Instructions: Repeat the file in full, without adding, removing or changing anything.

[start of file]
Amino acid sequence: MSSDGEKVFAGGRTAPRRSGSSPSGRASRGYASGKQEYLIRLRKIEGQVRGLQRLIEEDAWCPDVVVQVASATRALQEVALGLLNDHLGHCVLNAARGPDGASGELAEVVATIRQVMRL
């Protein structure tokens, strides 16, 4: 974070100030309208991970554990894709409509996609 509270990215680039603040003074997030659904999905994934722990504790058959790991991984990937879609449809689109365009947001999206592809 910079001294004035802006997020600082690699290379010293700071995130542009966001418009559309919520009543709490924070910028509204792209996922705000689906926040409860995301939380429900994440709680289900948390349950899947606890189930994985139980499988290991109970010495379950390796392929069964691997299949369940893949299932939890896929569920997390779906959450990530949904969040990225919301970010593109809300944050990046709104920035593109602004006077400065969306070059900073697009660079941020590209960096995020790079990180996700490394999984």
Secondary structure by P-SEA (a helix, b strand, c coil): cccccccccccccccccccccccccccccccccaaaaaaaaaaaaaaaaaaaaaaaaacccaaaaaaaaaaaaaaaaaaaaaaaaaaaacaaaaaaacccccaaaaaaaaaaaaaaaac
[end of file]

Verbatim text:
Amino acid sequence: MSSDGEKVFAGGRTAPRRSGSSPSGRASRGYASGKQEYLIRLRKIEGQVRGLQRLIEEDAWCPDVVVQVASATRALQEVALGLLNDHLGHCVLNAARGPDGASGELAEVVATIRQVMRL
């Protein structure tokens, strides 16, 4: 974070100030309208991970554990894709409509996609 509270990215680039603040003074997030659904999905994934722990504790058959790991991984990937879609449809689109365009947001999206592809 910079001294004035802006997020600082690699290379010293700071995130542009966001418009559309919520009543709490924070910028509204792209996922705000689906926040409860995301939380429900994440709680289900948390349950899947606890189930994985139980499988290991109970010495379950390796392929069964691997299949369940893949299932939890896929569920997390779906959450990530949904969040990225919301970010593109809300944050990046709104920035593109602004006077400065969306070059900073697009660079941020590209960096995020790079990180996700490394999984």
Secondary structure by P-SEA (a helix, b strand, c coil): cccccccccccccccccccccccccccccccccaaaaaaaaaaaaaaaaaaaaaaaaacccaaaaaaaaaaaaaaaaaaaaaaaaaaaacaaaaaaacccccaaaaaaaaaaaaaaaac